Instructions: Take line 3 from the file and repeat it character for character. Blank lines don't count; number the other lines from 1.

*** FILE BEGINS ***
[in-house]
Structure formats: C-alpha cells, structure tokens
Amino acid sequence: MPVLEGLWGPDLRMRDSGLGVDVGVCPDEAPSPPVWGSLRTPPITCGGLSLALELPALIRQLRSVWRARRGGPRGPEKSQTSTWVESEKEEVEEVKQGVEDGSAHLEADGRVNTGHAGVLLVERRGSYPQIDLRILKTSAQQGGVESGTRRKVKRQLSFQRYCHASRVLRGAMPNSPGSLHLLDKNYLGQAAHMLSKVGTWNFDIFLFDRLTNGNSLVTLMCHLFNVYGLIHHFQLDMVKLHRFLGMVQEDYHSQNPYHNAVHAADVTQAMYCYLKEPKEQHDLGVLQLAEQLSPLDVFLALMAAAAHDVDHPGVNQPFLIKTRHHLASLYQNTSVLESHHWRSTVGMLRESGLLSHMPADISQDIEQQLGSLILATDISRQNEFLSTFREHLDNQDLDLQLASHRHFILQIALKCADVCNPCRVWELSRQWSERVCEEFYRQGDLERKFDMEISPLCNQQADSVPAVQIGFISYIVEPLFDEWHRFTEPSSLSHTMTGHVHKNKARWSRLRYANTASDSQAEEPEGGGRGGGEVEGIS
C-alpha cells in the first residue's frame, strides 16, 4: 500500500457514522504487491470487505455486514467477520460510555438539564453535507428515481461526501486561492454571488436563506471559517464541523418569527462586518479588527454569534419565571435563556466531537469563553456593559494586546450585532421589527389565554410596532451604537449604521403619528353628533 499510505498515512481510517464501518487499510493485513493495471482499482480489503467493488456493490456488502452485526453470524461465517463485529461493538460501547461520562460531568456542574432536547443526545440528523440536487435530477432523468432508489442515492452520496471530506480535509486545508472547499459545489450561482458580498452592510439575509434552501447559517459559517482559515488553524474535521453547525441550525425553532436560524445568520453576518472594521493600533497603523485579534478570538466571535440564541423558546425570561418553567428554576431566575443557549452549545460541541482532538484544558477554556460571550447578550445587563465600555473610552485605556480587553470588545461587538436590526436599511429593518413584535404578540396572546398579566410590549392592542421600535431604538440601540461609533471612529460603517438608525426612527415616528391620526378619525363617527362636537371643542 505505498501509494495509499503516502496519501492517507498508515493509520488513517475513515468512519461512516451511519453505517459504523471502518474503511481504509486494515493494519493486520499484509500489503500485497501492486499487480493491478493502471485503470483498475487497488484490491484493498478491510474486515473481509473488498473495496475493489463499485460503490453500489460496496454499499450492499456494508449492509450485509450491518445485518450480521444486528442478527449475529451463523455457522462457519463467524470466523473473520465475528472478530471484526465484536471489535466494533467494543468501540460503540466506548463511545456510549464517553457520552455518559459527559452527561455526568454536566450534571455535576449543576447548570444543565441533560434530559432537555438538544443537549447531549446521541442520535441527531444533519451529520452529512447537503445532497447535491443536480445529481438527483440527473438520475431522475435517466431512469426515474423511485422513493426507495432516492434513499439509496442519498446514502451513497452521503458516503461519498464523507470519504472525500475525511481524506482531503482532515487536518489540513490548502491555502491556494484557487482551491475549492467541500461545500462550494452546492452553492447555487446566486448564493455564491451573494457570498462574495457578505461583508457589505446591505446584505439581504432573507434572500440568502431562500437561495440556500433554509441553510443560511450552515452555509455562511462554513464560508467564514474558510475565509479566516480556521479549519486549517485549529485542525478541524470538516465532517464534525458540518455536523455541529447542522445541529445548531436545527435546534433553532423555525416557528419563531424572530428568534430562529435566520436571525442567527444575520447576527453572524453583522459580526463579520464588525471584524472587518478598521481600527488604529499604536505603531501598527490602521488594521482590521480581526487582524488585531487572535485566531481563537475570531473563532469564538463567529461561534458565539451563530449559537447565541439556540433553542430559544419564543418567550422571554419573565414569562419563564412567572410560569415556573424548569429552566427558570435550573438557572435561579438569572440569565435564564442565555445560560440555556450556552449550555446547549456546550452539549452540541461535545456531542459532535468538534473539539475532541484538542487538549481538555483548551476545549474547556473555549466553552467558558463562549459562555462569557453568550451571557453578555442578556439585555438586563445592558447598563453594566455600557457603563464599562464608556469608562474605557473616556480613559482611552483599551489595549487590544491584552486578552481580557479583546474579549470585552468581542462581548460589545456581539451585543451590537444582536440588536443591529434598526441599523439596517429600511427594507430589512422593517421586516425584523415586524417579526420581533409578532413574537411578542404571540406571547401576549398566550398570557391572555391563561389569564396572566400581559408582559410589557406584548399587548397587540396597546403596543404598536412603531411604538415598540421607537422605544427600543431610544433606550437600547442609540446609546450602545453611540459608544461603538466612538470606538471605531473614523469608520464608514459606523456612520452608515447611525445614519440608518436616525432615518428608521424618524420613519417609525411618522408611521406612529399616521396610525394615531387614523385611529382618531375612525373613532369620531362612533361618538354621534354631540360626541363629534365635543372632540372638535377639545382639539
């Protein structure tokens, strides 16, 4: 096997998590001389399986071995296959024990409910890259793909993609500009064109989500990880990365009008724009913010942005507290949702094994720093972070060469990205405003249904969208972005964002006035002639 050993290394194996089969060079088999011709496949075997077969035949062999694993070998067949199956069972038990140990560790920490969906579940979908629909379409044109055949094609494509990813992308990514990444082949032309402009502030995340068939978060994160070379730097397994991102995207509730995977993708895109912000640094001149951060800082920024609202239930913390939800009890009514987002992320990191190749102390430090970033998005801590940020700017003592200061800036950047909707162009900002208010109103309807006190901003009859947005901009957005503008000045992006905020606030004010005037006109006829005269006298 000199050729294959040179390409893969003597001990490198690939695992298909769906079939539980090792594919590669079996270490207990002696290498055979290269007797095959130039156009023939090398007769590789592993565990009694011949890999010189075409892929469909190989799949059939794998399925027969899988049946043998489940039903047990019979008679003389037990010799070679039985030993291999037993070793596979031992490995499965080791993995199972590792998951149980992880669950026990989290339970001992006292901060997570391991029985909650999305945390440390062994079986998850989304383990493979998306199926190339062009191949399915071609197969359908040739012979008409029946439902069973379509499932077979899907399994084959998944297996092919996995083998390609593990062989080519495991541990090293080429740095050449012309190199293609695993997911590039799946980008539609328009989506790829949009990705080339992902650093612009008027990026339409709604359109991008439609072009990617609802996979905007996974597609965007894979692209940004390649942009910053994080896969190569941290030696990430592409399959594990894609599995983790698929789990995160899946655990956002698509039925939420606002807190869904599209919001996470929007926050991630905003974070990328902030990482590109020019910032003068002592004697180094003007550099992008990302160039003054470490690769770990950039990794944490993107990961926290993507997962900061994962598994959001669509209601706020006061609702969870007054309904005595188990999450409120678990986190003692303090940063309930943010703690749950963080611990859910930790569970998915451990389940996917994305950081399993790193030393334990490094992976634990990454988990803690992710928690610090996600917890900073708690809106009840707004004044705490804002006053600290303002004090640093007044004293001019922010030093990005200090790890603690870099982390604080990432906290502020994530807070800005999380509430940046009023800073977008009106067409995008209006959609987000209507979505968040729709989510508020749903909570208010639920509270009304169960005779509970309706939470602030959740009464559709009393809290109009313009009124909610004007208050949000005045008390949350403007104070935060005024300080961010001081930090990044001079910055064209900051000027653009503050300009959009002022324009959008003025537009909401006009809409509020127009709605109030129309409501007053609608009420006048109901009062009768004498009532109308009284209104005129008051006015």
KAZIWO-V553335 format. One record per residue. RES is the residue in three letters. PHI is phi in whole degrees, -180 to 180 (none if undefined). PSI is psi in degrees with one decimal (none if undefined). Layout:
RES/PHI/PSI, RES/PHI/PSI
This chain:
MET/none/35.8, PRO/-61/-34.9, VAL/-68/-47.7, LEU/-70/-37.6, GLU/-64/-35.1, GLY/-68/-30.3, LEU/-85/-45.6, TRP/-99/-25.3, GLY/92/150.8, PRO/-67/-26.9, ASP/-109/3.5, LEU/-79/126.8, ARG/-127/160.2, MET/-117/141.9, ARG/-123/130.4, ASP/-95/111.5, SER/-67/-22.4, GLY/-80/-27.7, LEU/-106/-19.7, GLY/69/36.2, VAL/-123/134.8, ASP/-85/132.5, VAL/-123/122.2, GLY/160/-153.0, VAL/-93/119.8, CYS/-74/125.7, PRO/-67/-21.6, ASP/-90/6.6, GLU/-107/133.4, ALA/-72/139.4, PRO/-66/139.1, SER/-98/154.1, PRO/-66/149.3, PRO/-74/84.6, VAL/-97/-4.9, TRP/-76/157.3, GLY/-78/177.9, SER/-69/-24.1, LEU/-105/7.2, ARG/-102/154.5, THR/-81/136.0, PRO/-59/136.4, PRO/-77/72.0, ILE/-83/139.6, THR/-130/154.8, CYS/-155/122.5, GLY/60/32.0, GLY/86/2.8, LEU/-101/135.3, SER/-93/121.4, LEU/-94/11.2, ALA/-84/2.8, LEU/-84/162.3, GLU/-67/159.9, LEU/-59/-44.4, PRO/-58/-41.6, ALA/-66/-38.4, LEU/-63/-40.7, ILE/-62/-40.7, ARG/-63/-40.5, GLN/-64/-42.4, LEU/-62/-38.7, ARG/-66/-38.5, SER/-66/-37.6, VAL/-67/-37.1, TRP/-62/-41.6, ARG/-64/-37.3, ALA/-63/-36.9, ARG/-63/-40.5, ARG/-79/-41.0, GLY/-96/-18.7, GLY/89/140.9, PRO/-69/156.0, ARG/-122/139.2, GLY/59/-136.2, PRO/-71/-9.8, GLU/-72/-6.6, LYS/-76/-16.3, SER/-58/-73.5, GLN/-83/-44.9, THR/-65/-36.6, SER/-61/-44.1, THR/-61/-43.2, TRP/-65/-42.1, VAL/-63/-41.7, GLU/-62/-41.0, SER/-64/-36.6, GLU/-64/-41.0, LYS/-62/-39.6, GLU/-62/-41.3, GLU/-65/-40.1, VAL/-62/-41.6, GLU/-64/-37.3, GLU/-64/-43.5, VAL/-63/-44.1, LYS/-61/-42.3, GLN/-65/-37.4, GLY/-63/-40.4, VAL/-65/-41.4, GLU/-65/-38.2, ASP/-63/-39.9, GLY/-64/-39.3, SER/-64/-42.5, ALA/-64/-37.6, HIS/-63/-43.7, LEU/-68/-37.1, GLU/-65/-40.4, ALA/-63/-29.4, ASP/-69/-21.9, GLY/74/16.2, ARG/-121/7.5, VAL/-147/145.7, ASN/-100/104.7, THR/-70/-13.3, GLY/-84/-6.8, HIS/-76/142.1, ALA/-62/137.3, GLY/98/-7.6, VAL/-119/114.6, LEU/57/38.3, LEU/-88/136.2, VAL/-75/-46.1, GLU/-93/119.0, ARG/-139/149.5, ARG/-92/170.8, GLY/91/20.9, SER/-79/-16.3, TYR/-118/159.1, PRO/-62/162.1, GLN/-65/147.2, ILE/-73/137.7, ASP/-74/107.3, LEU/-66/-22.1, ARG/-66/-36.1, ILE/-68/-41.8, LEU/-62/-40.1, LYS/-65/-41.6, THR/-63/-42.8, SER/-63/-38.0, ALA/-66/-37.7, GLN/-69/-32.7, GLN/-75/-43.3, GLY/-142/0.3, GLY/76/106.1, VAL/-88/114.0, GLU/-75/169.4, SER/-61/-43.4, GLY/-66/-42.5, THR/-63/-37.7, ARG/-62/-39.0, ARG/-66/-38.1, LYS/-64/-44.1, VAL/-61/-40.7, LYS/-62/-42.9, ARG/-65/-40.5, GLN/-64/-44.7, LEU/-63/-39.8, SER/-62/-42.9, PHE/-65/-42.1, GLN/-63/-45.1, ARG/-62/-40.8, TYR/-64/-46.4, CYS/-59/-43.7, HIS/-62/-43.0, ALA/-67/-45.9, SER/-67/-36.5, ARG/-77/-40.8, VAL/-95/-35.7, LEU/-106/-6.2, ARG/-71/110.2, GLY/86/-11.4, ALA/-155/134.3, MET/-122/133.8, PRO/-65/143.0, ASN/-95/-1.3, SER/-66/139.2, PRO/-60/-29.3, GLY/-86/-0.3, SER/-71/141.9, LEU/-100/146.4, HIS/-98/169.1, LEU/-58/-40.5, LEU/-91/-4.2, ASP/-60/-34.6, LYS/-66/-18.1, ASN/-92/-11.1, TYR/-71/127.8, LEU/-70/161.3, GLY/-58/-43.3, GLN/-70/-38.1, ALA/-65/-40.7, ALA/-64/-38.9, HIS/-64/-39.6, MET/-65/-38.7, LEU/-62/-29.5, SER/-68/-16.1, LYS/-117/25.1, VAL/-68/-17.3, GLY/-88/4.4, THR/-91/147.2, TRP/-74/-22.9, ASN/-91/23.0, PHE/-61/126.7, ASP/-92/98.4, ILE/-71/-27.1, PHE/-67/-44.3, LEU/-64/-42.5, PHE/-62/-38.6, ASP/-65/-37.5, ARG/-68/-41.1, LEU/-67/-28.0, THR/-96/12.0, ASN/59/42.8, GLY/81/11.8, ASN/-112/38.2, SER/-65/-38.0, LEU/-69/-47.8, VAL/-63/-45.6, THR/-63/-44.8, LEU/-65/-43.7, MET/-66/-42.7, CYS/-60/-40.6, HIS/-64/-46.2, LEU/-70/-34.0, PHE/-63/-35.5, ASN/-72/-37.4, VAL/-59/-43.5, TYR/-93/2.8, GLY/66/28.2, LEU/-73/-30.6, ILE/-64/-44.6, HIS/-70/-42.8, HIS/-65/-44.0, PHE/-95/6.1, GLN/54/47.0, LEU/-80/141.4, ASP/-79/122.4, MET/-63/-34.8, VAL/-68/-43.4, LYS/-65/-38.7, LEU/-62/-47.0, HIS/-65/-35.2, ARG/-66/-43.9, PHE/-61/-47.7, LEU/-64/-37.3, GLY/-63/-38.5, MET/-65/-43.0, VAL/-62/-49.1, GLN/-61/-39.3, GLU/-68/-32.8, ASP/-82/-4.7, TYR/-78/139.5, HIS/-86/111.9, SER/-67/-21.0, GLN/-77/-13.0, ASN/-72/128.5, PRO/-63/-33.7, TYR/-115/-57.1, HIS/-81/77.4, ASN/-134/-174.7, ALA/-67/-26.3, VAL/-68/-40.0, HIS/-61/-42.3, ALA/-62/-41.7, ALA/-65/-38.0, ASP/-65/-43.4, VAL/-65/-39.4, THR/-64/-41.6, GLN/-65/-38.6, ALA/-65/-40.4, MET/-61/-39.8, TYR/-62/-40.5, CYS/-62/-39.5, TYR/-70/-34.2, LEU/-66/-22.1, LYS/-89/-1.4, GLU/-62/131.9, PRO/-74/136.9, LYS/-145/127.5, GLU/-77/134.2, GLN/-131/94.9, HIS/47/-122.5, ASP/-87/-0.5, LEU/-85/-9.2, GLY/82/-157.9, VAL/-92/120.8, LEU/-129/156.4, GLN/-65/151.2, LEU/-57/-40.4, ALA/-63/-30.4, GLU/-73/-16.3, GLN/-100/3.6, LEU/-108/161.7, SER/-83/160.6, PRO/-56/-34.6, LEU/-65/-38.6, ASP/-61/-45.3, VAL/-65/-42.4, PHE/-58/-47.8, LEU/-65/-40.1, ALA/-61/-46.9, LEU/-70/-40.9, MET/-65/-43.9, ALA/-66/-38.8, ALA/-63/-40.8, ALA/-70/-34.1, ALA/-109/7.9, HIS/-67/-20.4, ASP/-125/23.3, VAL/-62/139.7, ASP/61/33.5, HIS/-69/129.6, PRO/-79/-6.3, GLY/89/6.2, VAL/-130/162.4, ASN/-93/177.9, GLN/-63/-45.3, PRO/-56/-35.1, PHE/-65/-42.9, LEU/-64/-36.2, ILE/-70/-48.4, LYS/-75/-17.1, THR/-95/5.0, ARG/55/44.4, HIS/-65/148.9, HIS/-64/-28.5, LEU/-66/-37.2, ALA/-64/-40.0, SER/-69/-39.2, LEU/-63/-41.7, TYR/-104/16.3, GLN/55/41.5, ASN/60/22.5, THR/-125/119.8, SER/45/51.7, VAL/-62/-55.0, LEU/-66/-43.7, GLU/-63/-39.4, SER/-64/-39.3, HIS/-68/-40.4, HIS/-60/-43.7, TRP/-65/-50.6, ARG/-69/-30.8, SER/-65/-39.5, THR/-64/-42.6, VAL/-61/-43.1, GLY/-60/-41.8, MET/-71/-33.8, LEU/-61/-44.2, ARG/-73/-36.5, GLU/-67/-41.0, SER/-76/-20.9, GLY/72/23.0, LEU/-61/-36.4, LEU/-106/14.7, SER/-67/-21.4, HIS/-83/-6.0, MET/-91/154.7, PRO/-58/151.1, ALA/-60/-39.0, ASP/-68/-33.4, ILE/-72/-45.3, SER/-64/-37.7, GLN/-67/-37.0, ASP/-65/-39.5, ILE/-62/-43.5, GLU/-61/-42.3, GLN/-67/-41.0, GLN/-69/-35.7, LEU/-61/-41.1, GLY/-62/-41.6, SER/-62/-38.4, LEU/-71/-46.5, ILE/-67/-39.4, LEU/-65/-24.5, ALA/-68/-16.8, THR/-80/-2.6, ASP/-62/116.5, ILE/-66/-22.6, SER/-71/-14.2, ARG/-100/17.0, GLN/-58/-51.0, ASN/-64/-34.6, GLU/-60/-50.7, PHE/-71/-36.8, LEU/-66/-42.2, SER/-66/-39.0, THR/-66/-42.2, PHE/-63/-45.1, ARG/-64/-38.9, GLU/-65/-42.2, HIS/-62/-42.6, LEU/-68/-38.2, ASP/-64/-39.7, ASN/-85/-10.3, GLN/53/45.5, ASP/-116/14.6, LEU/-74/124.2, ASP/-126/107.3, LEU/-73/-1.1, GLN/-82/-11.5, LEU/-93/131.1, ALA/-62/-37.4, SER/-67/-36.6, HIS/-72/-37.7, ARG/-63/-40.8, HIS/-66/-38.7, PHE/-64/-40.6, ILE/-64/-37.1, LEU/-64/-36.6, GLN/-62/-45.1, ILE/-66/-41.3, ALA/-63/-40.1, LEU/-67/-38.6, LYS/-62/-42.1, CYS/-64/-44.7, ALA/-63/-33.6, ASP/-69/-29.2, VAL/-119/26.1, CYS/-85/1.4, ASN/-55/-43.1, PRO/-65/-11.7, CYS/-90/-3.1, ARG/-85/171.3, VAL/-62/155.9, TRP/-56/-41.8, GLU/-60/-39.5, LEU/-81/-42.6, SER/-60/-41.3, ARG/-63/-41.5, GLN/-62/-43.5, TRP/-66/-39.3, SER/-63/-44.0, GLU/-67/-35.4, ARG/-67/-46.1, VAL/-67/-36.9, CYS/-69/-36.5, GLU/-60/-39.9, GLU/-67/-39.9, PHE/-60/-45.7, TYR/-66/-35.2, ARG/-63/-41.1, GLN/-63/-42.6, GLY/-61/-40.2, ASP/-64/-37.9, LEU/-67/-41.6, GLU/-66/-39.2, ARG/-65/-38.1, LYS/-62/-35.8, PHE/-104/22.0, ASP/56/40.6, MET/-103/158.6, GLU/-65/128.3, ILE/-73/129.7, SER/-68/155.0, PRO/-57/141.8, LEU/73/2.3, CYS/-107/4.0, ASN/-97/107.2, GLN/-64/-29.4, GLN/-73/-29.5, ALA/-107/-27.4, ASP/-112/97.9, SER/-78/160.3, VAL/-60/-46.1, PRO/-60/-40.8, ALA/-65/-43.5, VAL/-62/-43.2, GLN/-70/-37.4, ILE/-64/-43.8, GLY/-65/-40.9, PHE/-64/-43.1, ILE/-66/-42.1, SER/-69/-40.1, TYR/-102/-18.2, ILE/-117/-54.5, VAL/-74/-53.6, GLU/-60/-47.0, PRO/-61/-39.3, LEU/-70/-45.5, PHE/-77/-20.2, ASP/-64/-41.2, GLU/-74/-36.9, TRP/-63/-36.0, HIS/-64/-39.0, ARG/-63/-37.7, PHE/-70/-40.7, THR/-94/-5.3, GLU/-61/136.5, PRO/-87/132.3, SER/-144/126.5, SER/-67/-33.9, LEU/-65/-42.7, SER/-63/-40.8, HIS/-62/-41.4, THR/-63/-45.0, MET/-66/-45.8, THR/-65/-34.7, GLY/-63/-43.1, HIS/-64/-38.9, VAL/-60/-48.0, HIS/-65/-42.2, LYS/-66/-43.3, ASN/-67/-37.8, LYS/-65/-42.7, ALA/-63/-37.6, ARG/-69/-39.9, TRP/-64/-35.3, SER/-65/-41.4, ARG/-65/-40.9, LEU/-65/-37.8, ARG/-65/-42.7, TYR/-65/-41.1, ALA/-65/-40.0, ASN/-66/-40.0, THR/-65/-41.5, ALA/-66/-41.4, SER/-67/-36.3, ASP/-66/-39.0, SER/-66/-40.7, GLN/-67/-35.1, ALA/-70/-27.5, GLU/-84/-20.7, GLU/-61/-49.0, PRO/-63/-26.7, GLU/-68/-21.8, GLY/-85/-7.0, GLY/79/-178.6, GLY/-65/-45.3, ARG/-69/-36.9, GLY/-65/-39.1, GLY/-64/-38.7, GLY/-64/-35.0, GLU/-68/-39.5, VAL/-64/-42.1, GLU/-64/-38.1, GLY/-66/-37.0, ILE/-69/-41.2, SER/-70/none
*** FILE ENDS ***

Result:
Amino acid sequence: MPVLEGLWGPDLRMRDSGLGVDVGVCPDEAPSPPVWGSLRTPPITCGGLSLALELPALIRQLRSVWRARRGGPRGPEKSQTSTWVESEKEEVEEVKQGVEDGSAHLEADGRVNTGHAGVLLVERRGSYPQIDLRILKTSAQQGGVESGTRRKVKRQLSFQRYCHASRVLRGAMPNSPGSLHLLDKNYLGQAAHMLSKVGTWNFDIFLFDRLTNGNSLVTLMCHLFNVYGLIHHFQLDMVKLHRFLGMVQEDYHSQNPYHNAVHAADVTQAMYCYLKEPKEQHDLGVLQLAEQLSPLDVFLALMAAAAHDVDHPGVNQPFLIKTRHHLASLYQNTSVLESHHWRSTVGMLRESGLLSHMPADISQDIEQQLGSLILATDISRQNEFLSTFREHLDNQDLDLQLASHRHFILQIALKCADVCNPCRVWELSRQWSERVCEEFYRQGDLERKFDMEISPLCNQQADSVPAVQIGFISYIVEPLFDEWHRFTEPSSLSHTMTGHVHKNKARWSRLRYANTASDSQAEEPEGGGRGGGEVEGIS